Friday, May 27, 2016

Faki Day 3: Nazism and the Circus, Clinginess, Death in Bengal

It's early afternoon on Day 4, and there's a peaceful air over the factory Medika, as though we have been here forever. People mill about cleaning, cooking, talking, and rehearsing with a distinct sense of eternity.

Medika used to have a wifi password "OVO NI JECUCANJ" which I'm told in Croatian means This is not a squat. The reality is that it kind of is... a squat, but without much of the angst which can happen from communal living (at least during festival time). Staying here for Faki, I keep thinking about how the festival provides all the things which arts festivals (even quite prestigious or well-funded ones) promise but don't deliver: food, a roof over your head, people who care about you. Some kind of sense that something might happen other than networking and CV-building. In short: it's provision of the bare necessities allows actual risk - by which I mean, it opens a space for possibilities, and not just execution of a pre-organised marketing strategy.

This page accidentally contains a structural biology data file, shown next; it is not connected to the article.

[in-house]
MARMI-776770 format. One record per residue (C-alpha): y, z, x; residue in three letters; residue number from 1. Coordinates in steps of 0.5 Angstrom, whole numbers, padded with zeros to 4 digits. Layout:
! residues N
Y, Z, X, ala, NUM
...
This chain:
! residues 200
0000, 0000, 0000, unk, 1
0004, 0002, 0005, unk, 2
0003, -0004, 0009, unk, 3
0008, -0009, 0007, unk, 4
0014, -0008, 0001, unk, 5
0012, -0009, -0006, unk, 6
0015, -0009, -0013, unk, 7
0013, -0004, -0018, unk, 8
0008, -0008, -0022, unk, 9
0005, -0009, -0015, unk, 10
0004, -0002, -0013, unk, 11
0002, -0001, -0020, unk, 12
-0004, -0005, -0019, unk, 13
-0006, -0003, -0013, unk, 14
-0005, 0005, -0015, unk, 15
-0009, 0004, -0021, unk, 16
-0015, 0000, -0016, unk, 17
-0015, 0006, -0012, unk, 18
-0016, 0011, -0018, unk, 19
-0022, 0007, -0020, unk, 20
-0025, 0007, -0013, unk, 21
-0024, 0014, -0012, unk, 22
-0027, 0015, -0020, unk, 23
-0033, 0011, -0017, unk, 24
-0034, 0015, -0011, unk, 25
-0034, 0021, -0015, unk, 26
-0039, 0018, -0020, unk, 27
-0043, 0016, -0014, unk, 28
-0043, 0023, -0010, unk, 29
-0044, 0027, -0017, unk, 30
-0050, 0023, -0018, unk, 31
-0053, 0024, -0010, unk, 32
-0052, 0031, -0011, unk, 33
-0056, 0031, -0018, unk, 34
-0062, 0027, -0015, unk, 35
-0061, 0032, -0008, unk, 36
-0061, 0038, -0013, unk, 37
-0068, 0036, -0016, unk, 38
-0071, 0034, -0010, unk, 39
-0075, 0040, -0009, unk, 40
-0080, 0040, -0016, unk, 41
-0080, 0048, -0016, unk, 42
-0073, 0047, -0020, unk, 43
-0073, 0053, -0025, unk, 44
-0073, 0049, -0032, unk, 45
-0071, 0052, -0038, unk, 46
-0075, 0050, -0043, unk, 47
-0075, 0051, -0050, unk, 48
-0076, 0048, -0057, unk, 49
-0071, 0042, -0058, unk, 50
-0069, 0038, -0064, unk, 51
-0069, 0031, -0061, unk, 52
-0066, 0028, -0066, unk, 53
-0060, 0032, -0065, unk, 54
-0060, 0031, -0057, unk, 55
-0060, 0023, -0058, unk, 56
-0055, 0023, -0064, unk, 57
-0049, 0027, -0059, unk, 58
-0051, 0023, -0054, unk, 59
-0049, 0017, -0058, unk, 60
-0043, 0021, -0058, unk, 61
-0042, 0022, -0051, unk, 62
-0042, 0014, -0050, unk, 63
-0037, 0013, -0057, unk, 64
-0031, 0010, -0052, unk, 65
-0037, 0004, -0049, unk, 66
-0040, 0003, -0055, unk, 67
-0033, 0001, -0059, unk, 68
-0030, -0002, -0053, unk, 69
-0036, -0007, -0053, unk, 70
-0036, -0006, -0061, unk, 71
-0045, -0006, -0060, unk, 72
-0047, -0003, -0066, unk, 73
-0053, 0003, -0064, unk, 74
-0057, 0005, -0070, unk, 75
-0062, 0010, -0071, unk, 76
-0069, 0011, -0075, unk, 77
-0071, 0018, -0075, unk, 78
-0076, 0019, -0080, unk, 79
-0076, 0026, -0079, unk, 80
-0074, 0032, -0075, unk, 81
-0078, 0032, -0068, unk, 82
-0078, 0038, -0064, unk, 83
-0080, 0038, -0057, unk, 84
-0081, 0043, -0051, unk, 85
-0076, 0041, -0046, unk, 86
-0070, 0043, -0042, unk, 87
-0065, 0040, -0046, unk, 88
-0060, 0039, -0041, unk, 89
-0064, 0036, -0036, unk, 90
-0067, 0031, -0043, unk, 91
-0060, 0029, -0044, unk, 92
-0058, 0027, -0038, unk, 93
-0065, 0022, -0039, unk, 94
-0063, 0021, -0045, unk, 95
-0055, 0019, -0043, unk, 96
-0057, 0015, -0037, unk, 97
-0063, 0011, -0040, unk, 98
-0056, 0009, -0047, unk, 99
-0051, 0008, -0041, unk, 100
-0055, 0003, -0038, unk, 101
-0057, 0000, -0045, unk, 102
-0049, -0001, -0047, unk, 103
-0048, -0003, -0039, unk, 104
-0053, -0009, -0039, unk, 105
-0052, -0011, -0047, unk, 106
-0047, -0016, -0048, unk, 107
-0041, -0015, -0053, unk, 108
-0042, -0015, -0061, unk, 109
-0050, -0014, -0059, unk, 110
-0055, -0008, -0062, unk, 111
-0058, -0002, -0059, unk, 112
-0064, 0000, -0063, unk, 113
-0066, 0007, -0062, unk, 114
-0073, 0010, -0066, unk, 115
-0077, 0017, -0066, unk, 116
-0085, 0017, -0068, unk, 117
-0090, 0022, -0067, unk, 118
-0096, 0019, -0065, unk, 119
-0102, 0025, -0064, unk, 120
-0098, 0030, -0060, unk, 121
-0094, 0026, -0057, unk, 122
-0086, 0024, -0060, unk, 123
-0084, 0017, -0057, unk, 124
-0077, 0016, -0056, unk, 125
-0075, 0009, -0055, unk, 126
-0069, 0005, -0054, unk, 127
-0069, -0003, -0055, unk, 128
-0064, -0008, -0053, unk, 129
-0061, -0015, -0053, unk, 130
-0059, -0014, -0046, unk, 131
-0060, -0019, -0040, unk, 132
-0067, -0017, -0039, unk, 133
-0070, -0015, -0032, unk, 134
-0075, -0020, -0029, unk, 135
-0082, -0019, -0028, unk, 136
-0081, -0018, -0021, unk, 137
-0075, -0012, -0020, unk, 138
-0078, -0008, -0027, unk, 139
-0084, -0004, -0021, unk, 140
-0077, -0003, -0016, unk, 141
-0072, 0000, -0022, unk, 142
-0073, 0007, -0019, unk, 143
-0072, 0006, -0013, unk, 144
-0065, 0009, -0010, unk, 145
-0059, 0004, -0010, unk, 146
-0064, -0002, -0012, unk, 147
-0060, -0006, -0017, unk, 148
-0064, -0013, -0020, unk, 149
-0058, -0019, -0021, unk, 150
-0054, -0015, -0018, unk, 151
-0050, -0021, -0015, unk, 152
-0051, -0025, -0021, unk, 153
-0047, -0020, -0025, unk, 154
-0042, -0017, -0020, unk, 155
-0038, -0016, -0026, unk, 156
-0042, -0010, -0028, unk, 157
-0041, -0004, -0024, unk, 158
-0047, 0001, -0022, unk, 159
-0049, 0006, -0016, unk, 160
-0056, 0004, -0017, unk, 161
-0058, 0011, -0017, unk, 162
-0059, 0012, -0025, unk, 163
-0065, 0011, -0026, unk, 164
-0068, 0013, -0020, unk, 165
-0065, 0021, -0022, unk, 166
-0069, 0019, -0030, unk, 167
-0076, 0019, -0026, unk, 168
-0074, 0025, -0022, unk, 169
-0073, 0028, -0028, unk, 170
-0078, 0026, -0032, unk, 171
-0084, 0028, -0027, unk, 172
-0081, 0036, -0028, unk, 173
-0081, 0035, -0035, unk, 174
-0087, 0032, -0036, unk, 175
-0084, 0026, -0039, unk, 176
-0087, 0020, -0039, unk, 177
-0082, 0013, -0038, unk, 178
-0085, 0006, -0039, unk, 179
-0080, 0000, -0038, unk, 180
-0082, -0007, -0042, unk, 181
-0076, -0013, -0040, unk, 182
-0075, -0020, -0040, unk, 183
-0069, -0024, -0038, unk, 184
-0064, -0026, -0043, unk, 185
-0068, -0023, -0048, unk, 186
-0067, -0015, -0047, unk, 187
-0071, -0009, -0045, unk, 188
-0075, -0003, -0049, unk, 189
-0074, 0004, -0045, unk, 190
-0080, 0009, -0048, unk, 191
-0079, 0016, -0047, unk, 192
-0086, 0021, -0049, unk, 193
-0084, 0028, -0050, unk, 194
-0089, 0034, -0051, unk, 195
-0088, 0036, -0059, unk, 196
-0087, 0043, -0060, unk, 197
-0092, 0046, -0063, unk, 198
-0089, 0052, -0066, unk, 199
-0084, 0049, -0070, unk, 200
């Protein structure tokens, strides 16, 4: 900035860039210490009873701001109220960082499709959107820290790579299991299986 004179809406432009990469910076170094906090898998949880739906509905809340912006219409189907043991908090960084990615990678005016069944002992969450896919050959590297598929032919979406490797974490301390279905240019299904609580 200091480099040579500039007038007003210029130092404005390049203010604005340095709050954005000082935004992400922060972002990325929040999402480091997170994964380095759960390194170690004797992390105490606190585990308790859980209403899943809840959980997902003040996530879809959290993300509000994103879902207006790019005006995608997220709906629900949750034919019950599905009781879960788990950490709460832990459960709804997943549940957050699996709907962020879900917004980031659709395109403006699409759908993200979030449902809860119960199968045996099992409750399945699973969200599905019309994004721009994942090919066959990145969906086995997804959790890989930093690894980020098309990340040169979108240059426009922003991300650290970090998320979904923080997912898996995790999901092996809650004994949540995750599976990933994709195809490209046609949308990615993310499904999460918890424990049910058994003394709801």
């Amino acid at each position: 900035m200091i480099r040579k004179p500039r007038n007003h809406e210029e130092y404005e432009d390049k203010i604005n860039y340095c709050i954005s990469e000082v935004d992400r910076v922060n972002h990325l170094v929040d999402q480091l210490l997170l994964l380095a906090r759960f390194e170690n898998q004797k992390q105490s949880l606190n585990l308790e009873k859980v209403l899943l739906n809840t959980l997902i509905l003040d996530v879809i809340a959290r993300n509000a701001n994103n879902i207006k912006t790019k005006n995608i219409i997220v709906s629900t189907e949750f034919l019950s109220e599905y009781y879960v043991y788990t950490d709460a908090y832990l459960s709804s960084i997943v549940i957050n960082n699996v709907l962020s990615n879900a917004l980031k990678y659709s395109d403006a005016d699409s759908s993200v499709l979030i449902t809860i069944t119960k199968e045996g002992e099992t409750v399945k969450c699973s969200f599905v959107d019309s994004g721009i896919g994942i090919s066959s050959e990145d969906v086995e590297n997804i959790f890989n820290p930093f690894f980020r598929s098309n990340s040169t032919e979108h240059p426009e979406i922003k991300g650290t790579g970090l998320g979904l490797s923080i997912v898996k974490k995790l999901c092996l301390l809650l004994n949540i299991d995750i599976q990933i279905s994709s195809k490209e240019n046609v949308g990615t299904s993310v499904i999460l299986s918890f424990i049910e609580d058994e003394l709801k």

Day 3's performances were a distinct change of pace - with just 4 new works on the program. Lab on Stage's Klette or the Desire for Surrealistic Clinging kicks things off, followed by Roxana Küwen's beautifully-realised performance lecture about fascism and circus in Nazi Germany, and ending with Kolkata-based Syed Taufik Riaz's work From Dust We Come and to Dust We Go. Punctuating the performances was Sura Hertzberg's Straight Jacket, the only casualty for today, as I was but a brief voyeur on her experiment, which was essentially a recreation of an asylum in the halls of Medika's fluorescent graffiti-stained walls,and barred windows. (Yes, it was spooky).

Klette or the Desire for Surrealistic Clinging